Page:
Start with DK Eyewitness Thailand and you will soon know the difference between Chiang Mai and Chiang Rai, Koh Samet and Koh to beaches. You will know more about Thailand than many expats. And if personal experience can be translated, you will bet the center of Southeast Asia. It is the most visited country in the region – and with good reason!

Travel Guide In Thailand

Most visitors to the region fly into Bangkok and make their base to do the rounds while backpacking around Southeast Asia.

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With its lush jungles, famous beaches, excellent diving, great food and cheap prices, it should come as no surprise that Thailand is my favorite country in the world! I have been coming to the country since 2005, living there for 2 years and always seem to be drawn back to it. It’s an easy country to travel in and because of the backpacker scene you can meet a lot of other people there.

Thailand has a lot to offer travelers – regardless of budget or interests. You can backpack on a budget, or you can live a luxury travel lifestyle at fancy beach resorts. Or travel on a modest budget and get great value for money; the country has something for everyone.

Since the country is such a well-worn destination on the backpacker’s trail, everything is practical and easy. However, many off-the-beaten-track destinations are also far from the crowds and higher prices.

This Thailand travel guide can show you how to travel the country like a pro, what to avoid, how much things cost, the best things to see and everything in between!

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Bangkok is a chaotic city that must be seen. Explore temples, palaces, amazing markets, shops, one of the craziest nightlife scenes in the world, and of course, the amazing Thai food. At first I didn’t like the city, but now it’s one of the places where I feel most at home.

Chiang Mai is an ancient city full of temples, food markets, night markets, great food and a relaxing atmosphere. It is a good launching pad for jungle routes into the area and there is an elephant sanctuary nearby. It is one of the best in Thailand.

Khao Yai National Park, located about 2.5 hours north of Bangkok, is one of the best national parks in Thailand. It is truly stunning – visually stunning, empty of tourists, filled with lush flora and fauna, and even a few wild elephants. Stay at Greenleaf Guest House for the best tour and lodging deals in the area.

Travel Guide In Thailand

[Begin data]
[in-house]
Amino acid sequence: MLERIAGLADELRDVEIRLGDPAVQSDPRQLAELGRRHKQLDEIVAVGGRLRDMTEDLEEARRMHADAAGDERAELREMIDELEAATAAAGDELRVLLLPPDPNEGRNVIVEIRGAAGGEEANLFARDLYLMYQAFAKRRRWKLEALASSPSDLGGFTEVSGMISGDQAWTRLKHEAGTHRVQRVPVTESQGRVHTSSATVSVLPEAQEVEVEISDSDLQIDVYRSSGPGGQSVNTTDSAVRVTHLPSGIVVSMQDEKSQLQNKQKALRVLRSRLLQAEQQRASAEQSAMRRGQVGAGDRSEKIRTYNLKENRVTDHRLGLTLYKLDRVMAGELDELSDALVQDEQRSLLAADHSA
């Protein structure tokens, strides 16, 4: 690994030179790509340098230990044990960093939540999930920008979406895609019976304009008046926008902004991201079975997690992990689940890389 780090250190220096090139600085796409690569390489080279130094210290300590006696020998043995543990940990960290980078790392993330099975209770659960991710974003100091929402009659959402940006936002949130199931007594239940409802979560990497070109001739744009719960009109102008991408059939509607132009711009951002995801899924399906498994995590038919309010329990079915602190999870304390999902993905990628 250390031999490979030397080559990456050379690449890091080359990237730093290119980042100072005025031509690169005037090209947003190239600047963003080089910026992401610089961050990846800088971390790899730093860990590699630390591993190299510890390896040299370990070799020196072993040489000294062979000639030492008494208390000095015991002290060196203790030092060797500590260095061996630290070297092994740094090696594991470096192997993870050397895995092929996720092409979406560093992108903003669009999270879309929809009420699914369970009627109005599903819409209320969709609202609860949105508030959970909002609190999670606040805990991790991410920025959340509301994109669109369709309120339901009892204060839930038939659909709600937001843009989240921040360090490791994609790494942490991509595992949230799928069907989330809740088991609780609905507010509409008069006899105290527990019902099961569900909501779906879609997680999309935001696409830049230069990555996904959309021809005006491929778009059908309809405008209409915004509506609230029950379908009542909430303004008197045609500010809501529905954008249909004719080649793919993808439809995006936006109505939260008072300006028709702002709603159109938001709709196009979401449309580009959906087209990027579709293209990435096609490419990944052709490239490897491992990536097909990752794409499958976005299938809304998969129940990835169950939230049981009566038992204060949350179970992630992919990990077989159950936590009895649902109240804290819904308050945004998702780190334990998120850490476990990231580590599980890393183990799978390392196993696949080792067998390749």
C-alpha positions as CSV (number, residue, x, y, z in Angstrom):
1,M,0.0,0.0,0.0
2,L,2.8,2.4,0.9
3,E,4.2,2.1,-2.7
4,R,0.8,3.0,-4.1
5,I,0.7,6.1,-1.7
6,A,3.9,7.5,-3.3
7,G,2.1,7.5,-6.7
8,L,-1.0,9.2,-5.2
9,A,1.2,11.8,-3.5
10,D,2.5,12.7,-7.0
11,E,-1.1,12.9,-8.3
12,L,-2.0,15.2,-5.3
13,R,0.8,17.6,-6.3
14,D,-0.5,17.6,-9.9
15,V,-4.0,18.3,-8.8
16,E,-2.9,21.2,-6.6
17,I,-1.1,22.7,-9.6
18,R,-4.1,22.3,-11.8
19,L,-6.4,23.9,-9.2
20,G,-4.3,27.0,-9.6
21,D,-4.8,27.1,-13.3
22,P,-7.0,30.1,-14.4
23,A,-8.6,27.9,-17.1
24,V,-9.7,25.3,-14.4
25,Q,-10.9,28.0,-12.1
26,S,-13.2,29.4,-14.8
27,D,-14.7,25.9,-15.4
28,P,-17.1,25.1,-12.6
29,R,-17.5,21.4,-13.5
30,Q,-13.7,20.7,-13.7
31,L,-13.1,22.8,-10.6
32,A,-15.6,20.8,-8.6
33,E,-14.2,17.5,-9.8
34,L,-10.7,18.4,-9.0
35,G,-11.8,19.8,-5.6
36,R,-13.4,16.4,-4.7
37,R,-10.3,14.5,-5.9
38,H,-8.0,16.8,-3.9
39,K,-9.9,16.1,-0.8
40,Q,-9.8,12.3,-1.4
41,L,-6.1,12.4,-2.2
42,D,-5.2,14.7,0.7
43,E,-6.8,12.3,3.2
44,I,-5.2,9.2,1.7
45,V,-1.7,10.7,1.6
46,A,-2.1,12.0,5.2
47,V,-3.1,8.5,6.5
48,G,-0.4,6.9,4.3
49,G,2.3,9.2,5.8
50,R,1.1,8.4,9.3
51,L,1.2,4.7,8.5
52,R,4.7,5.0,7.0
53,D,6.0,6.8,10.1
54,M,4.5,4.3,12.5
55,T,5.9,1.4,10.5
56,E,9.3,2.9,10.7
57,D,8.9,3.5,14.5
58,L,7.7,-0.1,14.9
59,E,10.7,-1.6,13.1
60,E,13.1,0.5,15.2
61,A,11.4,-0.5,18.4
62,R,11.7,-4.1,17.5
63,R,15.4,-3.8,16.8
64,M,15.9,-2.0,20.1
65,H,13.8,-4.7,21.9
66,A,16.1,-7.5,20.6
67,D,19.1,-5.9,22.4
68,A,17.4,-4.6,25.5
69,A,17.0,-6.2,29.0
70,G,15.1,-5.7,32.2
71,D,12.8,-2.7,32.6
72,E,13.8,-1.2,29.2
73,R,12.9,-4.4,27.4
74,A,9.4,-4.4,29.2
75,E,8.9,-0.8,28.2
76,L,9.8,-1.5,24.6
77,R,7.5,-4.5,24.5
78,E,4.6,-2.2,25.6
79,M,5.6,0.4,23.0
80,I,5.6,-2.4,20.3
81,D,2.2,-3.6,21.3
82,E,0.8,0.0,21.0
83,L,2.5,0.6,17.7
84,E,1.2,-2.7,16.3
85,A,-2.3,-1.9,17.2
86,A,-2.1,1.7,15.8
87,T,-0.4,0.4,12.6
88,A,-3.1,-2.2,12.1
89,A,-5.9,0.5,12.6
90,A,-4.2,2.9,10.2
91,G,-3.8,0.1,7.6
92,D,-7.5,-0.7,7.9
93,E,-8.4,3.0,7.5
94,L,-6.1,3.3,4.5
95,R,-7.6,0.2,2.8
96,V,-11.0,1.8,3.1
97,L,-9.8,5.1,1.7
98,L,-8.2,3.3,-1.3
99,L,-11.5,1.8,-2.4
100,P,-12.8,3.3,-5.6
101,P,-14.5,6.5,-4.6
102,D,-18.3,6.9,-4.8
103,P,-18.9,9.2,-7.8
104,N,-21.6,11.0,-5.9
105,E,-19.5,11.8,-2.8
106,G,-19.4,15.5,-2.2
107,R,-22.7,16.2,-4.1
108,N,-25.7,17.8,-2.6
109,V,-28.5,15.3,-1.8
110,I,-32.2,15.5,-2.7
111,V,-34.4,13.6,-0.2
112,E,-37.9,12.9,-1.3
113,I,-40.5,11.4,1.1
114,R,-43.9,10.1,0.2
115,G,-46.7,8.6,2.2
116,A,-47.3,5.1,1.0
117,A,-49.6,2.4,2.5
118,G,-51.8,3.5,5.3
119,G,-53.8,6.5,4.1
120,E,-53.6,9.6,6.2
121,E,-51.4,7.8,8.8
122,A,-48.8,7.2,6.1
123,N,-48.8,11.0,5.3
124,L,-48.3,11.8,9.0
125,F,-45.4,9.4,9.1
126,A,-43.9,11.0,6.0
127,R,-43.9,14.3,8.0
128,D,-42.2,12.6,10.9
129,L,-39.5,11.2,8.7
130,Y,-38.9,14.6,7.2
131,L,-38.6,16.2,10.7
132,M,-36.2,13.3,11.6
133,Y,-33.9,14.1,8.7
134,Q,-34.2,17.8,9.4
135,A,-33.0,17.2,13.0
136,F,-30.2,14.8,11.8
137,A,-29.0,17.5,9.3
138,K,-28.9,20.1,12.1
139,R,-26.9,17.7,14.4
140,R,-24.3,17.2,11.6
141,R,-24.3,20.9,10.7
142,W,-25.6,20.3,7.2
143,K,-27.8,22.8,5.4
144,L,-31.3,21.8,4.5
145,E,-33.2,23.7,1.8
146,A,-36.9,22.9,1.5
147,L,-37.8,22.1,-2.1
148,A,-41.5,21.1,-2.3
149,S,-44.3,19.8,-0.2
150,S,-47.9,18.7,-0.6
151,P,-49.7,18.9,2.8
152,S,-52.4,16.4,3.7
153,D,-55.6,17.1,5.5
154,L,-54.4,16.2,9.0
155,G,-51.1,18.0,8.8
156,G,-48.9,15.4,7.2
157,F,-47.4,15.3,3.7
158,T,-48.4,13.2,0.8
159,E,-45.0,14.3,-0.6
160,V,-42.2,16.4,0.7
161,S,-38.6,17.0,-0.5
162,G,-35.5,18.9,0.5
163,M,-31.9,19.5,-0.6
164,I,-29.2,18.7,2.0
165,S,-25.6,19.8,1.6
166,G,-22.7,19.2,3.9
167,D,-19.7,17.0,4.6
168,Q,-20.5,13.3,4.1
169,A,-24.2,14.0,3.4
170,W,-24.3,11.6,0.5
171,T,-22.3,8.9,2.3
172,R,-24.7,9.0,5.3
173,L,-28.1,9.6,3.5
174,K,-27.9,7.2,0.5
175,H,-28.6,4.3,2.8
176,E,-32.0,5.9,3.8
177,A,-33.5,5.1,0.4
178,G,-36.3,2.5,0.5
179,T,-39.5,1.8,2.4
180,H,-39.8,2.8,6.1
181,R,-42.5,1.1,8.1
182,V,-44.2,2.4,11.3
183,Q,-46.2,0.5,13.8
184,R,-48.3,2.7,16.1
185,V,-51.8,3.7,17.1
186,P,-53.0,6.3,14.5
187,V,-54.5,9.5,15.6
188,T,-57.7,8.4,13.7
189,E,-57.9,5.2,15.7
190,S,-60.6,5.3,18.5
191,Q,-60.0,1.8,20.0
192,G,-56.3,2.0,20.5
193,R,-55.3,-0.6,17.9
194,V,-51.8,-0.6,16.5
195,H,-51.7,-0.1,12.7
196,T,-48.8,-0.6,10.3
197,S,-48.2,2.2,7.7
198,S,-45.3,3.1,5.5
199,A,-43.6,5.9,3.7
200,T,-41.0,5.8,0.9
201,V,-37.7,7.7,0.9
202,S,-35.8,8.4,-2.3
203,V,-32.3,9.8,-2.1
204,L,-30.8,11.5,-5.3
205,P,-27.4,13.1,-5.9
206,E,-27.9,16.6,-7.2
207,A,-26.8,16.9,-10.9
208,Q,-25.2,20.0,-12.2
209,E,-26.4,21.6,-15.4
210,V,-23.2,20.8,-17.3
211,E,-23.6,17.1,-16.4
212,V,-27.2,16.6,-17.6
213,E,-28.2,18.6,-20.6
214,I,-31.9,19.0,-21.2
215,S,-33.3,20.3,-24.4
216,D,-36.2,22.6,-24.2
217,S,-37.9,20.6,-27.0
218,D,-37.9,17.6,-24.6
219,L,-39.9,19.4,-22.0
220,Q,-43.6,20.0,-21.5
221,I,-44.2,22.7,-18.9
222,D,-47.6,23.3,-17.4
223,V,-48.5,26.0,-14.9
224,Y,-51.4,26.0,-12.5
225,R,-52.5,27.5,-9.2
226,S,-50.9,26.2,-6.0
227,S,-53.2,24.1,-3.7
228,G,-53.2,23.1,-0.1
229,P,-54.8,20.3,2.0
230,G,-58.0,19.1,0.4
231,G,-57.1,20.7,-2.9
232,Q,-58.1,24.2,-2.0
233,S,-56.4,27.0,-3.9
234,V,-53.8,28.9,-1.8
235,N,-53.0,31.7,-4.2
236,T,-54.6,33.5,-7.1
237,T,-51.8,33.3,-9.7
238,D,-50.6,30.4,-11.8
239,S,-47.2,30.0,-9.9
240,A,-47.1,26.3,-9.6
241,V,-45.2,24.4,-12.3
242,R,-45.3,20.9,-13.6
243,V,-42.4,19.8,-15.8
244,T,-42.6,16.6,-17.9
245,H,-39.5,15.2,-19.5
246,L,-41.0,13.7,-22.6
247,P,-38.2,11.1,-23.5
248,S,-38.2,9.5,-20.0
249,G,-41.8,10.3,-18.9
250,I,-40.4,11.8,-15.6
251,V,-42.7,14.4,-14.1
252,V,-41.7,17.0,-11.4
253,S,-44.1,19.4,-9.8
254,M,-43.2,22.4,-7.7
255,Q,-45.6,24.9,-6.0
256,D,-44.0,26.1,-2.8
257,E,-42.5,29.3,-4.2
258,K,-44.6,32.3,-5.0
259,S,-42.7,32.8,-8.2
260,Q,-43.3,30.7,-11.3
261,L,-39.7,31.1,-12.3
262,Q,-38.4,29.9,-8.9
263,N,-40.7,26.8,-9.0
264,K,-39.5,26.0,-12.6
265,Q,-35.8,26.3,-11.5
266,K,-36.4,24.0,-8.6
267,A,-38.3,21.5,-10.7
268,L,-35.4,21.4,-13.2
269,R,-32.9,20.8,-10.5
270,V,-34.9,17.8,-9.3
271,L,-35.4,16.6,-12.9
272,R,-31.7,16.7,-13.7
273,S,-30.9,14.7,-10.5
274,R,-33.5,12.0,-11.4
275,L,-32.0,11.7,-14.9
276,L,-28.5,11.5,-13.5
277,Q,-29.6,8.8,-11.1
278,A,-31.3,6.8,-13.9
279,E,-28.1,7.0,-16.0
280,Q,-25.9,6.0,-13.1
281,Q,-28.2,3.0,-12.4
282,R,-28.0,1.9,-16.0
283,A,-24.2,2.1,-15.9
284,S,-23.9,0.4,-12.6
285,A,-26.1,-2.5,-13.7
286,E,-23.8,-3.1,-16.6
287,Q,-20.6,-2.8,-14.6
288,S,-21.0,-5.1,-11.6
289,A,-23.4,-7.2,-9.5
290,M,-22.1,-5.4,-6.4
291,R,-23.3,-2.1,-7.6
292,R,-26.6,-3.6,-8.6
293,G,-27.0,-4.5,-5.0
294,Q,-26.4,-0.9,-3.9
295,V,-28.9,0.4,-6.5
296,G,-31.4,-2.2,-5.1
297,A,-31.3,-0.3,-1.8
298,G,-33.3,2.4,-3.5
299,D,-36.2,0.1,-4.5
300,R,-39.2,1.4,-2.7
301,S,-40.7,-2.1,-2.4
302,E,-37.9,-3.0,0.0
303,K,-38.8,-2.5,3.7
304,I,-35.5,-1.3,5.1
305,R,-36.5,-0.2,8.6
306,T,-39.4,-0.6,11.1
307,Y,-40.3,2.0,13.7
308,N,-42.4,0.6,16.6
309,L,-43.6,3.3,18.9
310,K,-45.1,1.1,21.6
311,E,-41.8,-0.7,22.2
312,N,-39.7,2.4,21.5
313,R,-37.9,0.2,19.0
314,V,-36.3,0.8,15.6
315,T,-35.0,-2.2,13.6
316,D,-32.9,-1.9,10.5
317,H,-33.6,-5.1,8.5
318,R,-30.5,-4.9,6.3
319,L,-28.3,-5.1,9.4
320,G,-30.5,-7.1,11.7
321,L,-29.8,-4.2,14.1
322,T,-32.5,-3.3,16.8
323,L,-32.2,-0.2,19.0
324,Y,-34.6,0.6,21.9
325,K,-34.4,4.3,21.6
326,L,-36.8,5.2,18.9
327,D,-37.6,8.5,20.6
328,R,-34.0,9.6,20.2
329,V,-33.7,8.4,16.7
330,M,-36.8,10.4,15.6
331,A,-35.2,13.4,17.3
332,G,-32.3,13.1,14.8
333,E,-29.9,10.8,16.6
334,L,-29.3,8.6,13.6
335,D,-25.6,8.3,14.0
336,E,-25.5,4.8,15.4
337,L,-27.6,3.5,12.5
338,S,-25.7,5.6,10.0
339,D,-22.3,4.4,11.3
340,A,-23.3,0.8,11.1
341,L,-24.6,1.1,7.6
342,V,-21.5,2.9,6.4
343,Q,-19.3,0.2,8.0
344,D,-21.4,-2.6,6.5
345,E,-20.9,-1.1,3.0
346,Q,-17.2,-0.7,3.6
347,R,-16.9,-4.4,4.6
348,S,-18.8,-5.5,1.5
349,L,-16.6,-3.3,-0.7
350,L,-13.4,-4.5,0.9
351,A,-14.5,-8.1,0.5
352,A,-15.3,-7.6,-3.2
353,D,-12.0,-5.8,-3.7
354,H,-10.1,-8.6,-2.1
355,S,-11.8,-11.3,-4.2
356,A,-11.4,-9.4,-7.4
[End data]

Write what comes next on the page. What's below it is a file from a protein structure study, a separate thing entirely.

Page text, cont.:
Every April, Thais celebrate their New Year by holding a huge three-day water fight. Songkran is meant to wash away the old and start the year anew. Be prepared to get wet everywhere you go on those days (so keep your electronics sealed in plastic).

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Although Ko Lanta has become more developed in recent years, it is still a paradise compared to its more developed neighbors. Wide white sandy beaches, cheap food, gorgeous sunsets, amazing caves, snorkeling and diving is one of my favorite places in this country.

The Royal Palace of Thailand, built by King Rama I in the late 18th century, is the official residence of the current monarch (although he no longer lives there; it is now used only for ceremonies). It is a wonderful place full of many temples, including Wat Pra Kaeo, which houses a 15th century Emerald Buddha. Nearby Wat Pho is famous for two things: a 46 meter (150 feet) reclining Buddha statue and a very relaxing massage school. It costs 500 THB to enter the Grand Palace and 200 THB to enter Wat Pho.

Located in southern Thailand, Khao Sok National Park is consistently rated as one of the best national parks in the country and offers incredible hiking, camping, limestone karsts, cooling rivers and a sparkling lake. The park offers semi-challenging hikes, tons of wildlife (including sun bears, elephants, gibbons, and more), hiking trails, and incredible sunsets. Park entrance costs 200 THB. Half-day guided tours cost 940 THB.

Thailand’s three ancient capitals – Sukhothai, Lopburi and Ayutthaya – lie between Chiang Mai and Bangkok. A unique way to travel from Bangkok to Chiang Mai is to visit them on the way north. You learn about Ancient Thailand and see rural life at its best. My favorite is Ayutthaya, which is about 1.5 hours from Bangkok by train. It was the capital of Siam from 1350-1767 (it was razed by the Burmese in 1767 during the Burmese-Siamese War). you